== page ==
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Re: headless chicken

Corrections to Rich's corrections to Osamu's proposal:

>1) Link Status is already defined in clause 22 (table 22-8) as Status register
>bit 1.2. Its definition is:
>   1 = link is up
>   0 = link is down
>   Read only; Latching high

This is incorrect.  Bit 1.2 is clearly defined as a latching low (LL) bit.
See table 22-8 of IEEE Std 802.3-1998 edition.

>I believe that this definition goes way back in Ethernet history. For
>compatibility reasons, I assume that your condition: "Duplex Link Up with valid
>MAC partner" is equivalent to "link is up". In general, this bit reflects PHY
>and not MAC state. I'd like to propose that we leave this bit defined as is and
>not add any related bits or sub states. I'd be very happy to listen to 
>proposals to augment this bit and state. However, starting out as simple 
>and compatible as possible seems to be appropriate.

This does reflect the state of the Physical link.  The MAC has no up/down
state, because the MAC receives bit by bit and transmits bit by bit to
the Physical layer.  There is no concept of link up/down at the MAC.

>Your note proposes that Remote Fault indicates "Local Sync Up/Down".
>However, I believe that the Remote Fault Status bit reflects the status
>of the remote end of the link, specifically a fault with the remote
>receiver. In your words, the Status bit corresponds more appropriately
>to "Remote Sync Up/Down". I would propose that we leave the current
>Remote Fault Status bit definition exactly as is.

Remote fault indicates that a problem has been DETECTED by the remote
receiver.  The fault could occur at the Local Transmitter, the interconnecting
channel, or the Remote Receiver.

>3) Break Link is a bit more interesting as I don't see a Control register bit
>already defined that maps exactly to this function. The ones that come close
>   0.15 Reset
>   0.12 Auto-Negotiation Enable
>   0.10 Isolate
>   0.5:0 Reserved
>I'd have to agree with you that the best choice seems to be to additionally
>define 0.10 as Break Link for 10GBASE-X.

Break Link = Reset.  You send Break Link when everything has gone south and
your only recourse is to Reset and try again from square zero.  You send
Break Link to let the remote end know that you have pushed the reset button,
and the remote end should do the same.

Let's banish all of the AN related bits from our
thoughts, and never mention them again.  Isolate has nothing to do with
the behavior at the MDI.  Don't overload this bit with new meaning.
All that Isolate does is to invoke electrical isolation from the XGMII.

>Your note also proposes an a management register bit advertising Break Link for
>signaling by LSS. I agree with this. I propose that a Register 4, Advertisement
>bit 13 be additionally defined as Break Link.
>4) I agree that both RF and BL can be signaled simultaneously. My point about
>priority is that a recipient of an LSS message indication both RF and BL should
>Break the Link rather than report Remote Fault and remain in operation. Perhaps
>this is too obvious and need not be stated.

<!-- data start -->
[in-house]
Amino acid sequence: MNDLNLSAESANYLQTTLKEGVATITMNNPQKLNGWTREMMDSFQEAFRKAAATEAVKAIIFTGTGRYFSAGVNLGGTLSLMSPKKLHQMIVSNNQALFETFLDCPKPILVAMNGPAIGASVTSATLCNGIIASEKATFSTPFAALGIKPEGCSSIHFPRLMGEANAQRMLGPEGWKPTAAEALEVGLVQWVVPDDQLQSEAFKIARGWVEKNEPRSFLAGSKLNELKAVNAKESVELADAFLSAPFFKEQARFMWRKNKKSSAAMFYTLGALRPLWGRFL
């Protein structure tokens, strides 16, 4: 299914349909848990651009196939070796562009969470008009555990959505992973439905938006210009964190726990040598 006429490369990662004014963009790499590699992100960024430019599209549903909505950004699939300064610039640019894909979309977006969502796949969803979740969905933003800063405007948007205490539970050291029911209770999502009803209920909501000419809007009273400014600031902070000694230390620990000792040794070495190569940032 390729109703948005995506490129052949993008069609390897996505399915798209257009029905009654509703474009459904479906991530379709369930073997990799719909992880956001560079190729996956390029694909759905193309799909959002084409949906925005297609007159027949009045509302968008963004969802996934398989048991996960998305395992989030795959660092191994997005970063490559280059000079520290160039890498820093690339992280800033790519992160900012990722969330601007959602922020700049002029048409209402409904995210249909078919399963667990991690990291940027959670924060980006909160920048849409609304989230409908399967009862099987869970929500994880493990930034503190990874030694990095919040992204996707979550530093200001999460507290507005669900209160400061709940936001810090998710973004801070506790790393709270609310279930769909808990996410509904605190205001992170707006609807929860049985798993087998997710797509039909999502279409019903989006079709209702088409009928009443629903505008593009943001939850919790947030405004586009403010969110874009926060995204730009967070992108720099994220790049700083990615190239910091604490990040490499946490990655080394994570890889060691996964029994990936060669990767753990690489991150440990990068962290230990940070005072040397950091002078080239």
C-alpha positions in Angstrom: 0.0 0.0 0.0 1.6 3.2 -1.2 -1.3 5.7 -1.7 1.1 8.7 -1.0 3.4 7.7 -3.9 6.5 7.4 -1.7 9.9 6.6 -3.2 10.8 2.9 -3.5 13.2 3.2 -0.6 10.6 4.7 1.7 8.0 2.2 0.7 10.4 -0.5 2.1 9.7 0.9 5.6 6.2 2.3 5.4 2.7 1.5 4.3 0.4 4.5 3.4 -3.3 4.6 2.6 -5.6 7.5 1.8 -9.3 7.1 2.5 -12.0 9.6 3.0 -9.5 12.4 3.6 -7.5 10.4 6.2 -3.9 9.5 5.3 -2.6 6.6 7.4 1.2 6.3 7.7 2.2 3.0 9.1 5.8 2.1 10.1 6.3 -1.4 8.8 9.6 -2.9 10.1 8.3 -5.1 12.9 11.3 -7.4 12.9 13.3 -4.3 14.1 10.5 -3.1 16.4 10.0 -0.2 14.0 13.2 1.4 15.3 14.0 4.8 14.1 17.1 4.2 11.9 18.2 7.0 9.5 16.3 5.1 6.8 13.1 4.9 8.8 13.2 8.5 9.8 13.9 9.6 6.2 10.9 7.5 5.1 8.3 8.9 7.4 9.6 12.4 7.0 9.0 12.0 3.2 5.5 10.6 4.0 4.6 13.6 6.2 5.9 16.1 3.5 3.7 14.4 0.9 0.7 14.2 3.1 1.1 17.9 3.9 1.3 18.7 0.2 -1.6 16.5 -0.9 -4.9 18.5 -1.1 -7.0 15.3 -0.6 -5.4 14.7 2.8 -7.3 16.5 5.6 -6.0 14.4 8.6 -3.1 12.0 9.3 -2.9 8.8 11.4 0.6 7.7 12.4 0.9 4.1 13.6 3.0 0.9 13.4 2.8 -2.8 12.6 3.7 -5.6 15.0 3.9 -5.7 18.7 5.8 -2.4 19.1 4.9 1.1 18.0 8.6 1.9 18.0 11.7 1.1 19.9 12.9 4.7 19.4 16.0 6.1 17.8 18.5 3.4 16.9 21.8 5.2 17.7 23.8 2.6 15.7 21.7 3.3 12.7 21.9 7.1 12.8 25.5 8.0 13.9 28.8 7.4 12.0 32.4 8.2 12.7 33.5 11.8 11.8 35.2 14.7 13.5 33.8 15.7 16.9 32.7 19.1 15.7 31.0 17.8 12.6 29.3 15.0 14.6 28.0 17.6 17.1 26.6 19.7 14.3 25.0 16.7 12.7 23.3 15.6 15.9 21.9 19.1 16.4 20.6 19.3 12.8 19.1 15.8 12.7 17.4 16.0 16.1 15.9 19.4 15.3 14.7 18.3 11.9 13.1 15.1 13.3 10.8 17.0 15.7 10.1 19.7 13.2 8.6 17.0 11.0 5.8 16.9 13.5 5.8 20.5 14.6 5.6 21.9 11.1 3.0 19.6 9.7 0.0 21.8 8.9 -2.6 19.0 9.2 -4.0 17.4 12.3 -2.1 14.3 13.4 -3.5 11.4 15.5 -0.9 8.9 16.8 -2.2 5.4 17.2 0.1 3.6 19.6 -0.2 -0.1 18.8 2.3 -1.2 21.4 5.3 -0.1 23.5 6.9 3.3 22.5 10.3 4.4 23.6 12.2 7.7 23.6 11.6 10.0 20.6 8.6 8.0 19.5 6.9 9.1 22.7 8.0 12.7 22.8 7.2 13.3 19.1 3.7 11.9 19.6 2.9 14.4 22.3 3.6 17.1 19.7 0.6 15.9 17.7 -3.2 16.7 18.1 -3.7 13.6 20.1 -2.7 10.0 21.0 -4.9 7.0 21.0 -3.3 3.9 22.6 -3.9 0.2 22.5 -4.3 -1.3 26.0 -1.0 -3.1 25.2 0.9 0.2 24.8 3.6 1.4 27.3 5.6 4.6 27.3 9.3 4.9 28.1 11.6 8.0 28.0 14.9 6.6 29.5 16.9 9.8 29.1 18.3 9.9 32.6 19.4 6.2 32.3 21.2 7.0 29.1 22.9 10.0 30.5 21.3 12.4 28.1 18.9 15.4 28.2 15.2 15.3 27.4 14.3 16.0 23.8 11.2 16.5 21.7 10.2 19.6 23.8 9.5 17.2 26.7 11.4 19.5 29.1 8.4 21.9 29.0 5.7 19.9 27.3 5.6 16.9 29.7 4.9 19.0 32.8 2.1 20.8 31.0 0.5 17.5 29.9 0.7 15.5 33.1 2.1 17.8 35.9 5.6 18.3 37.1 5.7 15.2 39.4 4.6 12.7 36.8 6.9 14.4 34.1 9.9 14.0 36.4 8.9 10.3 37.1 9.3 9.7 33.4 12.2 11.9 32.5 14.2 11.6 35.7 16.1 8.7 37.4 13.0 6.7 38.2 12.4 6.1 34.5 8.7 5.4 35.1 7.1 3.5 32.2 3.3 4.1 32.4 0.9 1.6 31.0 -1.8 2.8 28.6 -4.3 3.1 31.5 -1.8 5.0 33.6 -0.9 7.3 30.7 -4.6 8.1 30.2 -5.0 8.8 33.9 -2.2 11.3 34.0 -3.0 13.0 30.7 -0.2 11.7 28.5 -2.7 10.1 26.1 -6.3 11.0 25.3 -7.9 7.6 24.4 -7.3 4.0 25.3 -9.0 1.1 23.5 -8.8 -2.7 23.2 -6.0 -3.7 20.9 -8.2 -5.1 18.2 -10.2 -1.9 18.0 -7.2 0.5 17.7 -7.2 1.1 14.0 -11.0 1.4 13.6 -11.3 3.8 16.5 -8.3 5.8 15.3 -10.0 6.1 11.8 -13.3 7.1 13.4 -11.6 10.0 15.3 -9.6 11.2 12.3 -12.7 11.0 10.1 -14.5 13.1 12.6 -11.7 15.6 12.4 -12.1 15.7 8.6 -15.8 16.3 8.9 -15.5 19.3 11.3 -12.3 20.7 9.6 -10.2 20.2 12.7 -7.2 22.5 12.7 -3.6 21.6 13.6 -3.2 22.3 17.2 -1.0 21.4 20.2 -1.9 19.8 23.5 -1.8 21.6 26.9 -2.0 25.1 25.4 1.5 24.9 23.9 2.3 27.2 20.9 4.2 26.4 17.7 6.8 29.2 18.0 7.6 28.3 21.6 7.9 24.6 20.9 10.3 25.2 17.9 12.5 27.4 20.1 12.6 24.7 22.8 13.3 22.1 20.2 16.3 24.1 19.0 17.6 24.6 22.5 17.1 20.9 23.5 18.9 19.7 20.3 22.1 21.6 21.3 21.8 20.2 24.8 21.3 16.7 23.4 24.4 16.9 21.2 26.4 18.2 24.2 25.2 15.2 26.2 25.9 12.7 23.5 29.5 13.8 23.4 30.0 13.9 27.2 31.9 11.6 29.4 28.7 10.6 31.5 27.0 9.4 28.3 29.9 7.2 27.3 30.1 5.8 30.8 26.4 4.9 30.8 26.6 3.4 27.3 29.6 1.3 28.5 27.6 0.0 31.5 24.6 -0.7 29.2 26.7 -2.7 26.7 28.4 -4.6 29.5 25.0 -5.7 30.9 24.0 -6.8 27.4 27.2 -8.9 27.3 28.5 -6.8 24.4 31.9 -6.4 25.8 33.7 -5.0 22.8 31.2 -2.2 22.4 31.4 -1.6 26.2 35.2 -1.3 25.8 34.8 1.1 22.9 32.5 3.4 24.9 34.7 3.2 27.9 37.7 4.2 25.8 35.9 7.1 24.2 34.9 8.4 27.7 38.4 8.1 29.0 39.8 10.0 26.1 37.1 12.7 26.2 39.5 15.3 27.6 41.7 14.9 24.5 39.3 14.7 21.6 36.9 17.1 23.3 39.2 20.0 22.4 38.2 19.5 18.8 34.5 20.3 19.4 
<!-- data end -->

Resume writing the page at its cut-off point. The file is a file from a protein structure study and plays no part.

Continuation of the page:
There is no AN in 10 GigE, so there is no need to implement ANY of the
AN bits or registers in 10 GigE. 

>This is looking very solid, compatible and simple!

This is looking like anything but a solid, compatible and simple scheme.
Indeed, it is looking more like AutoNegotiation every day.

We need two and exactly two primitives:  Remote Fault, and Break Link.
These primitives WILL NOT be sent during normal data transfer, so there
is no need to use a signaling mechanism that slips them into the IPG.
These primitives indicate the occurrence of serious problems which 
totally preclude data exchange.  They should be low-level, continuous

I propose that we use K28.7 across all four XAUI lanes to signal Break
Link in 8B/10B land, and map this into a control frame in 64B/66B
land.  This is a simple, readily recognizable code.

Break Link is sent for time T (~10 mS) following reset.

The response to receipt of Break Link is to set the link status to
down, and reset the link synchronization state machine and deskew logic.

I propose that we use K28.1 across all four XAUI lanes to signal Remote
Fault in 8B/10B land, and map this into a control frame in 64B/66B
land.  This is a simple, readily recognizable code.

Remote Fault is sent whenever the Local Receiver status is not
rx_in_sync.  For XAUI I see this as a combination of:

   rx_in_sync = signal_detect & pll_lock & lane_rx_in_sync[0:3]

Starting from reset, the sequence is:

      RESET -> Send Break Link for T ~= 10 mS
   WAIT_FOR_SYNC -> Send Remote Fault until rx_in_sync
     IN_SYNC -> Send Idle for T ~= 10 mS
     LINK_UP -> set link_up bit in status register, accept data from MAC

The transition from LINK_UP to RESET would be a combination of

    break_link_received | rx_lost_sync

The term rx_lost_sync is derived from a timer that is retriggered by
rx_in_sync.  It's a watchdog timer that expires if the receiver looses
sync for greater than 5 mS.

The response to the receipt of Remote Fault is to set the Remote Fault
bit in the status register.

Howard Frazier
Cisco Systems, Inc.